Key published decisions applying section 41 RTI Act
The applicant sought access to all documents relating to her property, all complaints against two building companies and various other documents. The Building Services Authority (BSA) decided not to deal with the application on the grounds that it would substantially and unreasonably divert the BSA's resources.
BSA submitted that the work required to identify, locate or collate the documents included:
- processing 450 complaint files
- processing 2500 to 3000 documents
- preparing (removing staples, markers etc) and scanning files into electronic form for further editing; and
- recording telephone or mail correspondence at a rate of 2-3 minutes per record.
BSA estimated that it would take 5 to 6 weeks of part-time processing to process 2500-3000 documents to be ready for checking by decision makers. BSA submitted the resources required in deciding whether or not to grant access included:
- third party consultation with at least 315 parties
- 3.5 full time decision makers to check 45-50 application forms each day would take 4 weeks to complete
- time to update addresses of complainants to ensure security of the correspondence; and
- resources allocated to collating the written responses, answering phone calls, following up with file notes and prescribed written notices.
The RTI Commissioner accepted evidence provided by BSA that it would be required to deal with approximately 450 complaint files. She also accepted BSA's estimation of the time involved in processing the application as it was based on BSA's previously collected data regarding the time taken to perform specific tasks. She considered that processing this application would involve a large volume of documents in relation to which, significant consultation would need to be undertaken. In view of the number and type of documents involved and the administrative processes needed to identify and deal with the documents she was satisfied that BSA's estimate of the resources and time required was realistic. 
The RTI Commissioner was satisfied that dealing with the application would divert BSA resources from their use in BSA functions and that such diversion would be both substantial, in the sense of being of considerable size, and unreasonable, given BSA’s resources which must be used in processing all access applications.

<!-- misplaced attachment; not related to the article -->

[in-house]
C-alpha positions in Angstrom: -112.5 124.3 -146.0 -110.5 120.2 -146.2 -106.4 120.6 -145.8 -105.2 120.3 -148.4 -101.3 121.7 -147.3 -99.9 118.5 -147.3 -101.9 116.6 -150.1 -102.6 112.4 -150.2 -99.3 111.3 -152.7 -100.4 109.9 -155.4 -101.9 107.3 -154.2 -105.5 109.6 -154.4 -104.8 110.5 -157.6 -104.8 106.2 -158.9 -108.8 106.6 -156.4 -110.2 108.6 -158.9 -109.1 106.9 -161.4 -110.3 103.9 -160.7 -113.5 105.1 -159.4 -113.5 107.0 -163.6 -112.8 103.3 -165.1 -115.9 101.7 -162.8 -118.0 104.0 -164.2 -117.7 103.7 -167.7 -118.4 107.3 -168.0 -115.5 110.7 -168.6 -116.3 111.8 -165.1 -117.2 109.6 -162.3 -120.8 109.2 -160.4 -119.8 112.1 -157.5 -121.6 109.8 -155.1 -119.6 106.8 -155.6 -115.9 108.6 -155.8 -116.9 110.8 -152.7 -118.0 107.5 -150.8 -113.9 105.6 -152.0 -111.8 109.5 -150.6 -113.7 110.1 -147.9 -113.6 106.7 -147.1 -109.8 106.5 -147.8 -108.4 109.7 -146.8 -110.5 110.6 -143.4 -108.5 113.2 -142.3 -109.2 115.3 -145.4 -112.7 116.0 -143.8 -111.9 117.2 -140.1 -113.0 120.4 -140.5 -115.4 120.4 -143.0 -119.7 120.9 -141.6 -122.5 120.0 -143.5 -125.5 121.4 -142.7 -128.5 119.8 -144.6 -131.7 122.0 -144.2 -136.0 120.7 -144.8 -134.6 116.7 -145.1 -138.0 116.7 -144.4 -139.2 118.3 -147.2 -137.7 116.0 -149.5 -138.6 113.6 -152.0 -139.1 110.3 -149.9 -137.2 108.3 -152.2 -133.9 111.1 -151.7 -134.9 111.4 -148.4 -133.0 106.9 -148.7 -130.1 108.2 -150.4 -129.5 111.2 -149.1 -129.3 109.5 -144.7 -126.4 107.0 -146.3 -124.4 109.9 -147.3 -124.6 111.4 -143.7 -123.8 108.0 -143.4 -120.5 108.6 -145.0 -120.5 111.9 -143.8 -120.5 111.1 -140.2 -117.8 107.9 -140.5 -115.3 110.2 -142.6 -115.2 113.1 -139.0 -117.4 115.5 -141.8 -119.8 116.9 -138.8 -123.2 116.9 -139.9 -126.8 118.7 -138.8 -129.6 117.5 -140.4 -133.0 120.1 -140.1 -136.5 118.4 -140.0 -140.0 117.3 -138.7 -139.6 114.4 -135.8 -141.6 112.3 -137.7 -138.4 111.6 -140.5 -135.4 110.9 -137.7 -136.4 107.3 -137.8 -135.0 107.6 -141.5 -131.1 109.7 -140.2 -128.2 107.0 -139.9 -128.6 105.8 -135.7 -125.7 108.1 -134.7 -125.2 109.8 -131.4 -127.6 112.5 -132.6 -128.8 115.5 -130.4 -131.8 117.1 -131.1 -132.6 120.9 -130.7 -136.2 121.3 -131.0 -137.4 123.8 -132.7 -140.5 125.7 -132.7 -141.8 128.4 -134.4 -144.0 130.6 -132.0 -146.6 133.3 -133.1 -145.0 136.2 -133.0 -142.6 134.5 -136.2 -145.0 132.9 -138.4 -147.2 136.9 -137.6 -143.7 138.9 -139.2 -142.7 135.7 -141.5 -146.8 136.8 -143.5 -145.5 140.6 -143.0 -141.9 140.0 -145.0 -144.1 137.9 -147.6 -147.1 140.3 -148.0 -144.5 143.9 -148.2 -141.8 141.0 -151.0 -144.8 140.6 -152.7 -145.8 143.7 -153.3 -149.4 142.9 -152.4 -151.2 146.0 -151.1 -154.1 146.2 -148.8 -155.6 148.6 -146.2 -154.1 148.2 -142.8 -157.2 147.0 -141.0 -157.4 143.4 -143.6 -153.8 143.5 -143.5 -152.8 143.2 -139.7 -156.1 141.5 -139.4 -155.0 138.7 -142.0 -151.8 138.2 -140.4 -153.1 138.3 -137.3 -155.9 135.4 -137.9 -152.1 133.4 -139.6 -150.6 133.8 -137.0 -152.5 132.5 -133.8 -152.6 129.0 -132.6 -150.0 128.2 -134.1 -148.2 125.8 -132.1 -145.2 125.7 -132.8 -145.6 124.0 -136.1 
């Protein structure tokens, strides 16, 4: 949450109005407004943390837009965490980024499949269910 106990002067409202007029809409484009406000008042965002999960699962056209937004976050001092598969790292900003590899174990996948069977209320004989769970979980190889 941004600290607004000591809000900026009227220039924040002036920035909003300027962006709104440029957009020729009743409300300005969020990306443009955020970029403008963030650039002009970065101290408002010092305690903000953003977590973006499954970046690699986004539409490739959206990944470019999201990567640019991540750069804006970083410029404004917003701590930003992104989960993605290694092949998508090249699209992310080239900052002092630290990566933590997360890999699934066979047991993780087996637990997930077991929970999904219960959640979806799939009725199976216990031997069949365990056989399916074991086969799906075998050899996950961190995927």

The applicant sought access to documents about his three children, who were or had been students at three schools, covering a period of approximately 8 years, and including communications with specific staff. The Department decided not to deal with the access application on the basis that it would substantially and unreasonably divert the Department's resources.
In relation to the interpretation of 'substantial' and 'unreasonable', the Acting Right to Information Commissioner stated at paragraph  that:
The term 'substantially and unreasonably' is not defined in the RTI Act. It is therefore appropriate to consider the ordinary meaning of these words. 'Substantial' is relevantly defined as meaning 'considerable amount, quantity, size, etc.: a substantial sum of money' and 'of a considerable size or value: substantial funds'. 'Unreasonable' is relevantly defined as meaning 'exceeding the bounds of reason; immoderate; exorbitant' and 'immoderate; excessive: unreasonable demands'.
On external review, the applicant did not dispute the Department's submission that approximately 3,000 pages fell within the scope of the access application. OIC accepted the Department's 3,000 page estimate and the Department's submission that this number of pages would take approximately 150 hours to examine and mark up. OIC allowed an additional approximately 53 hours for other processing steps of locating, collating, examining, marking up, consulting third parties and deciding on access to the requested information.
OIC found that the approximately 203 hours required to process the application equated to approximately 28 working days for one decision-maker working full-time on the application, and performing no other work on any other matters over this period, OIC found that taking a decision-maker offline for such a long period to process the application, would, if carried out, substantially divert the Department's resources, and this diversion of the Department's resources was unreasonable.
Last updated: May 1, 2018